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A friend of mine, Manos, was working in Greece as a junior civil engineer, in a small office of 10 people give or take.

In four months as a fledgling there, with almost no support, he struggled to learn the tools of the trade and the software that is used to create blueprints and other stuff that have to do with his work. However, because of his little experience, that led to minor mistakes which were heavily criticized by his boss.

Things there started to escalate. Manos' boss would not pay him or would say to him: You made X mistakes this month so, given those mistakes, I remove Y amount of your monthly income for this month.

After 6 months of this continuous situation, Manos explained to him that this is against the law and that he will no longer tolerate this. Things got pretty bad, with shoutings and cursings. In the end, the boss grabbed Manos from the neck in front of everyone, led him out and kicked him down the stairs. Manos got an injured leg as a result of this and a personal threat if this goes further.

Now, I know all those sound very deviant for a workplace, but there are lots of companies in Greece who have slightly similar situations.

How should Manos proceed? How can he get the money that they did not pay him plus to retaliate against this guy with almost no collateral damage?

closed as off-topic by rath, Erik, Thomas Owens, gnat, paparazzo Mar 27 '17 at 9:22

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    VTC because this is a question only a lawyer can answer. The sort of behaviour that seems barbaric to more civilized places is, sadly, too common in Greece. Given the overloaded and understaffed legal system, it's likely to take years before he sees his money back. Good luck to your friend. – rath Mar 27 '17 at 8:15
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    Hi, I am sorry to hear this happened to your friend. Actually hitting an employ is certainly not common or tolerated by any standards even in the current Greek job market. Before I offer any further advice I'd like to ask a few things. Manuel does not sound like a Greek name, what is his immigration status? Also what is his employment status, is he legally employed? Either way the first thing your friend should do is go to a hospital, have his injury treated and documented. – Corcus Mar 27 '17 at 8:44
  • Manuel stands for Manos. He is Greek and a local there. He was officially employed. Thank you for your insight. – Sidius Mar 27 '17 at 8:52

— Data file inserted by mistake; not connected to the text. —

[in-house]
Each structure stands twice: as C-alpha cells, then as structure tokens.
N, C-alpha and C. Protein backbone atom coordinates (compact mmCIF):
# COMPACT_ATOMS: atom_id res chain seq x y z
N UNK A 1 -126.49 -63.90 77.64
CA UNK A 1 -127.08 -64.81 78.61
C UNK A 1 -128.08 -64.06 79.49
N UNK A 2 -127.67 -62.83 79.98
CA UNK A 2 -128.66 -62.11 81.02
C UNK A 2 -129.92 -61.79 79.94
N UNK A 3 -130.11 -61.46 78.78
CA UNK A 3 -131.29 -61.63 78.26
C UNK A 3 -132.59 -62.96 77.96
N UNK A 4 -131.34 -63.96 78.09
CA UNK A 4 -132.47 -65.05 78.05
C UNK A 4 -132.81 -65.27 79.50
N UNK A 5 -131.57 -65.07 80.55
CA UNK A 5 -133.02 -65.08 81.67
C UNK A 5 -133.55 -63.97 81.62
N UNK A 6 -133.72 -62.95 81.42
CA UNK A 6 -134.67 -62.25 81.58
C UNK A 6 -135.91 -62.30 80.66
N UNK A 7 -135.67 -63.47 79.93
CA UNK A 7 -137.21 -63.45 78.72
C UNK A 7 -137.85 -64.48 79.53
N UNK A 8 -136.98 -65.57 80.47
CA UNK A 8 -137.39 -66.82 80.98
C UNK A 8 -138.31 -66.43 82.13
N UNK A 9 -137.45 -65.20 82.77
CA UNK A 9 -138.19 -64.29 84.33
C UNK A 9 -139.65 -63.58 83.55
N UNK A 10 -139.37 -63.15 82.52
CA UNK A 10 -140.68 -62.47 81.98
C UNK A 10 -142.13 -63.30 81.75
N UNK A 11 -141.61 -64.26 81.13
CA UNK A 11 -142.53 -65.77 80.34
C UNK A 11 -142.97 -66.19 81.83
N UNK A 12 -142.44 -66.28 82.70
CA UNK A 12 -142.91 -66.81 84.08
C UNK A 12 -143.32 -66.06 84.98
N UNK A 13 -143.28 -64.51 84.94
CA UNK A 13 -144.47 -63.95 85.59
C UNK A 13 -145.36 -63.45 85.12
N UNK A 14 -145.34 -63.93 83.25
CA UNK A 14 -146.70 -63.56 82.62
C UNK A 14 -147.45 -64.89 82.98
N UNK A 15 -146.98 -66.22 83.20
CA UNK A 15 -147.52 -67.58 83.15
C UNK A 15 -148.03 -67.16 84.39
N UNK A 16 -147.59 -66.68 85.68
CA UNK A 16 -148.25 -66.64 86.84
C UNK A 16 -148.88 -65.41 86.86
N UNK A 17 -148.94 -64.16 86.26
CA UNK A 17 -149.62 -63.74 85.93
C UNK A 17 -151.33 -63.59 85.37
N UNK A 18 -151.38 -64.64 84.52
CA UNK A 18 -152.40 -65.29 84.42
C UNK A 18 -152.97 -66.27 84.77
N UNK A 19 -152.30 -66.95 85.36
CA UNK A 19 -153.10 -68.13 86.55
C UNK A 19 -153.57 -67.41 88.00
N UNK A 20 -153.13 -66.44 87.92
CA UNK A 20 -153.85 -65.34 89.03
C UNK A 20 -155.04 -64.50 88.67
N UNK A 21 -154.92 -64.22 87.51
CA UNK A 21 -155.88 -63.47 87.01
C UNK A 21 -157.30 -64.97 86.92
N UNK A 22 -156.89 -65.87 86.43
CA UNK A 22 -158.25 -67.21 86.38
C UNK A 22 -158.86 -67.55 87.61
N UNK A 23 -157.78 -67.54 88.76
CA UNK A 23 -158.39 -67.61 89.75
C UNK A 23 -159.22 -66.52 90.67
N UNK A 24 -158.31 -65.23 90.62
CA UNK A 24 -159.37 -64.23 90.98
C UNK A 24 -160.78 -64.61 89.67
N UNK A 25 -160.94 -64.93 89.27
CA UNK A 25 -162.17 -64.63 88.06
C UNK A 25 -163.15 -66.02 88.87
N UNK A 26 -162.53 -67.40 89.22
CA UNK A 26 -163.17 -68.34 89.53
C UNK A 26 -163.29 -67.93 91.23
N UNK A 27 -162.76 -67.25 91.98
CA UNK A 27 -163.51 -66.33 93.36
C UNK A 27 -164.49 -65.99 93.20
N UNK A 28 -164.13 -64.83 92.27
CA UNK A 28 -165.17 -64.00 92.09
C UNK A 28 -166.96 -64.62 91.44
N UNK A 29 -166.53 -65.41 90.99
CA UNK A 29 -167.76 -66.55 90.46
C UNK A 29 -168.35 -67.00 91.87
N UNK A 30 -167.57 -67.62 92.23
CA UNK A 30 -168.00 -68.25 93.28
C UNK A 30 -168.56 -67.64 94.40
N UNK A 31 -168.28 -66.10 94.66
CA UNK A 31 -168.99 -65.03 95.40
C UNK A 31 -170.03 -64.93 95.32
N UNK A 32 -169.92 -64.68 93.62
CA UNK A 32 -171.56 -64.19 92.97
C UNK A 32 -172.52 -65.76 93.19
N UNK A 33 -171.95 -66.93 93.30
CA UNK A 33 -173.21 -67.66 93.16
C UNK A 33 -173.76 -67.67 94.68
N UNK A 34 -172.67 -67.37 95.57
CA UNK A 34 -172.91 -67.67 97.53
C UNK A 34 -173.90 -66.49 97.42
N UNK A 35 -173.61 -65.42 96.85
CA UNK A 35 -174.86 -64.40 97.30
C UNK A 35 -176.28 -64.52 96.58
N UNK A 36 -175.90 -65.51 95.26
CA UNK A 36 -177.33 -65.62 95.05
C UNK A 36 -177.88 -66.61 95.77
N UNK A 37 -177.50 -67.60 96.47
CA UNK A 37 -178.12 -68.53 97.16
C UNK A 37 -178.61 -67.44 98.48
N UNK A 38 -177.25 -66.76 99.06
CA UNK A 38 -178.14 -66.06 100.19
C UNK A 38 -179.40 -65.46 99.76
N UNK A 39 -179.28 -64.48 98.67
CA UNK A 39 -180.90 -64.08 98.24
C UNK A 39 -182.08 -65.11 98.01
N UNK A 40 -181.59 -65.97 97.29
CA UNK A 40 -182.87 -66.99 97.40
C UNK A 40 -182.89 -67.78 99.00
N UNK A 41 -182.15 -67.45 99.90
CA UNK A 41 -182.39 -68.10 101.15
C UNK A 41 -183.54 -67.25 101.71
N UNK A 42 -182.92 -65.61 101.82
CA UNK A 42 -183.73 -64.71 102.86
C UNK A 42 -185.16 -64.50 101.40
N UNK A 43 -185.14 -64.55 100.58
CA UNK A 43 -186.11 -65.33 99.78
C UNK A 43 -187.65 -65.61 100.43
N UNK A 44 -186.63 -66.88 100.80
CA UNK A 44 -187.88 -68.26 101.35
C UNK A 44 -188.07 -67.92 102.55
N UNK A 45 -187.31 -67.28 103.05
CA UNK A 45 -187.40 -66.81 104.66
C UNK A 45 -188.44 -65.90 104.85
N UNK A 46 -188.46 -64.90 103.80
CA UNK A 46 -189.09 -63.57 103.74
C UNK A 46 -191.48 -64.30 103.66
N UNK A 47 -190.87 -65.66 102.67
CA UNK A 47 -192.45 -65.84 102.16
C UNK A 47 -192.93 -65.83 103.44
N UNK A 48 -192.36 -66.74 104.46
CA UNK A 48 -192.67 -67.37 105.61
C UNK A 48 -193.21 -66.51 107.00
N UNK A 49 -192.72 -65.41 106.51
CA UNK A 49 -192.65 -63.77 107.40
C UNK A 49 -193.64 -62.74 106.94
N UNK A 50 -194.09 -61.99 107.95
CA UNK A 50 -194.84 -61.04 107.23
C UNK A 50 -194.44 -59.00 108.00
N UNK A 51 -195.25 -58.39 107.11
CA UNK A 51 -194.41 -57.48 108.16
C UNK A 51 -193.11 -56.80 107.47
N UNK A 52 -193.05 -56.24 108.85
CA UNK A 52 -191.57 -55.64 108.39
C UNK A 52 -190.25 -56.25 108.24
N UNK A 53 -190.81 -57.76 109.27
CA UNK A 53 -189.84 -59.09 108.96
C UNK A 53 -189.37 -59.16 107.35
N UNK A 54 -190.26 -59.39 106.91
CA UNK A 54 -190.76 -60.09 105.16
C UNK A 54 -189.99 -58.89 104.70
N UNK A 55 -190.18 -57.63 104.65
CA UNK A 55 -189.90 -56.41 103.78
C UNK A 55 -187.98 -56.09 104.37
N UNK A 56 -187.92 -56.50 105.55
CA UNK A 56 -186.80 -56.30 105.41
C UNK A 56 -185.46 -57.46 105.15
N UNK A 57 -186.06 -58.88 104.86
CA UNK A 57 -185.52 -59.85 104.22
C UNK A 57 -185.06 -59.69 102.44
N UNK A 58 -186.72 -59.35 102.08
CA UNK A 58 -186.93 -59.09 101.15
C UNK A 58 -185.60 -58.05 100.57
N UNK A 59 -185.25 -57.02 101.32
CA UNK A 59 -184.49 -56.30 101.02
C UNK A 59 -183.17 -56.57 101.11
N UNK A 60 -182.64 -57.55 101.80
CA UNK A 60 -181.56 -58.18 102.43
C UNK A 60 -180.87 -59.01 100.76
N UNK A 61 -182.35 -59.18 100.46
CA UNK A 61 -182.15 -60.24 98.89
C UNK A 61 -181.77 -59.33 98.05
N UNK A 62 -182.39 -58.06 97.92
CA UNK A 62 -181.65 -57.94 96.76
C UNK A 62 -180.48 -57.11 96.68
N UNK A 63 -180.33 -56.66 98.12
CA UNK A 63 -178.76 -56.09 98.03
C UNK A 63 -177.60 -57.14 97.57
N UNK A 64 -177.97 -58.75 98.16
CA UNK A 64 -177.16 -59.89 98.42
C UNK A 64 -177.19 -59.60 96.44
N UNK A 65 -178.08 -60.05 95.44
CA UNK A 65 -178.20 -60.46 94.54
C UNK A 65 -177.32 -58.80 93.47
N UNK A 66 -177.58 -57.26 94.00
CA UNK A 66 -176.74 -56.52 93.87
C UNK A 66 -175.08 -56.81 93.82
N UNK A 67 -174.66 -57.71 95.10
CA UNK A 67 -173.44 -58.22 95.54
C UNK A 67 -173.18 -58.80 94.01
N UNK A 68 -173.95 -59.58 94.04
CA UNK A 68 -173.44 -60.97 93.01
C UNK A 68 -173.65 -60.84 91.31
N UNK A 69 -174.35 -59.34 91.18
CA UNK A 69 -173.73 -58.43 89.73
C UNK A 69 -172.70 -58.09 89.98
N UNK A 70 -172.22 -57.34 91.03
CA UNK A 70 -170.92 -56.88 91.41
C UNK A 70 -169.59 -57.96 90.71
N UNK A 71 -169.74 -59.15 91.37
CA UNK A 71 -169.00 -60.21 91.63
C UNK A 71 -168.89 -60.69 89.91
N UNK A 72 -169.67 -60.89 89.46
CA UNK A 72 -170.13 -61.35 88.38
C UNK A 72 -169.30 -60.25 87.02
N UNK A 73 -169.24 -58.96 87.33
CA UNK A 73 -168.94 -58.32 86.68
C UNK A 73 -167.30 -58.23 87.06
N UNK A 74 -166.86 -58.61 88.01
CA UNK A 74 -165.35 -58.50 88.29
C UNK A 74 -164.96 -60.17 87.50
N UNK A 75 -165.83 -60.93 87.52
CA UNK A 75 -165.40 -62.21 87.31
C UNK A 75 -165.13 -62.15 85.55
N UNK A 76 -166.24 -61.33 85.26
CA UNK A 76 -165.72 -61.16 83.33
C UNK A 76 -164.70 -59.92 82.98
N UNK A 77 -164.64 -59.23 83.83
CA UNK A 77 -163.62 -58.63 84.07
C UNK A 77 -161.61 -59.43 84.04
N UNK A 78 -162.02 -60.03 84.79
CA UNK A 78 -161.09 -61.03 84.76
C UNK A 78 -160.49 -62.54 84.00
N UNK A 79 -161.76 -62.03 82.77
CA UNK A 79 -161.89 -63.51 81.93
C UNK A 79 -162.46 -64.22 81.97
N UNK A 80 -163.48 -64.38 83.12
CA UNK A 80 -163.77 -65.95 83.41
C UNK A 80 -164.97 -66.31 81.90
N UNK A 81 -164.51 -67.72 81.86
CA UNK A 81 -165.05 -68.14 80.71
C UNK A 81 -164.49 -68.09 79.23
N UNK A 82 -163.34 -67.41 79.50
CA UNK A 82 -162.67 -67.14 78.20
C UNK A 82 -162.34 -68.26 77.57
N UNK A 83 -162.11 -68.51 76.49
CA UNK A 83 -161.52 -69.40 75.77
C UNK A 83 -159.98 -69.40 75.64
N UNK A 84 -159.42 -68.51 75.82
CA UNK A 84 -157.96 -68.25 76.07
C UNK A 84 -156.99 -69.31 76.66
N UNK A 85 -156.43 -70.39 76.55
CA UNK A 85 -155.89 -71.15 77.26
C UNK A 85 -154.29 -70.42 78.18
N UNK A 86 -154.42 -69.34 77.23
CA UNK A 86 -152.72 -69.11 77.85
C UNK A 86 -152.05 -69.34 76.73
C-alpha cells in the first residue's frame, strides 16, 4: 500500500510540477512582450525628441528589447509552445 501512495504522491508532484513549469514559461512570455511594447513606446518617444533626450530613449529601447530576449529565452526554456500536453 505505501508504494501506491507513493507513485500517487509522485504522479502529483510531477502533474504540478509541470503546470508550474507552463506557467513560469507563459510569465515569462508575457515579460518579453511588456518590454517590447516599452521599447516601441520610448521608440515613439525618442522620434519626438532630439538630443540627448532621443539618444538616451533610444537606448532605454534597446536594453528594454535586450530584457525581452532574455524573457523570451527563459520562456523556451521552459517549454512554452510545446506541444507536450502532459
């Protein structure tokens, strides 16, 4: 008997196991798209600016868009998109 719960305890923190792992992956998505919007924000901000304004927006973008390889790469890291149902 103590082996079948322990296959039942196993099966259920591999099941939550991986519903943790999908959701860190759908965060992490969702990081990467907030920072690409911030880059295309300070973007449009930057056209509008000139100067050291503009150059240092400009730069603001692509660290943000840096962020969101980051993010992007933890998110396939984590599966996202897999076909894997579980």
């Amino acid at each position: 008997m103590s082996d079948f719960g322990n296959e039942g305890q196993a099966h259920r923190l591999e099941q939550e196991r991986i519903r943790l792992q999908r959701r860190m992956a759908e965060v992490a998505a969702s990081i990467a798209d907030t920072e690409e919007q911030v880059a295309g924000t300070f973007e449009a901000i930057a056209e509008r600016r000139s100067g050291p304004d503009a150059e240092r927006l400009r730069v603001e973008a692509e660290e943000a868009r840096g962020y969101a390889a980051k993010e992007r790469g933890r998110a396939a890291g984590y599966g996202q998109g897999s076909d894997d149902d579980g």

• Out of curiosity, if the employer is able to do that, would better fighting lessons be a course of action so if the employer tried it again, he would get his butt handed to him? It's sad that it's like that, but the boss sets the tone and the country sets what's legal. It seems to go that if your boss attacks you you need to defend yourself in like manner as appropriate...just a thought, but as far as the money goes, if there aren't rules tough luck there, find a better boss...lawyer comment is best though as i'm certainly not from Greece...just curious on fighting policy... – mutt Mar 27 '17 at 14:52
  • I'd like to add an extra resource your friend can use. The Department of Labor Inspection. They also have a phone line you can call and make a complaint. If he can get them involved he has a chance of getting the money and the insurance that he is owed. A friend of mine got both a few years ago. He should contact them, explain the situation and ask them for help. The advantage of this over a lawyer is that it is free and employers are generally afraid of them – Corcus Mar 27 '17 at 16:21
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Getting unjustified payment deductions is a civil law issue. He should get a lawyer who specializes in employment law and see if he can sue for the outstanding salary payments.

Kicking someone down the stairs is assault. He should report it to the police to have his boss prosecuted. He might also ask a lawyer if it makes sense to file an additional civil lawsuit for compensation for the injuries he suffered.

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    Thank you for the answer. It's quite hard to think what to do next, given how bizarre this situation is. I will advise him, to do as you say. – Sidius Mar 27 '17 at 9:39
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    Noe of course that neither of thee legal recourses is likely to result in him retaining his job or wanting to stay there if he is not fired. If he is going to have his boss arrested on assault charges, then he needs to accept that he needs to find a new job as well. Be aware that any witnesses who want to retain their jobs may lie about the assault incident. That happened to me when someone tried to rape me in the office in from of 20 witnesses. – HLGEM Mar 27 '17 at 15:24
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    I'd like to add here that lawsuits in Greece tend to take years (if not decades if the defendant has a good lawyer) to resolve. If he goes down the lawsuit lane it should be more about having things on paper and getting the police involved for protection rather than to actually get his money back. – Corcus Mar 27 '17 at 16:24
  • You got the point @Corcus... I guess it comes down to this. – Sidius Mar 28 '17 at 6:34

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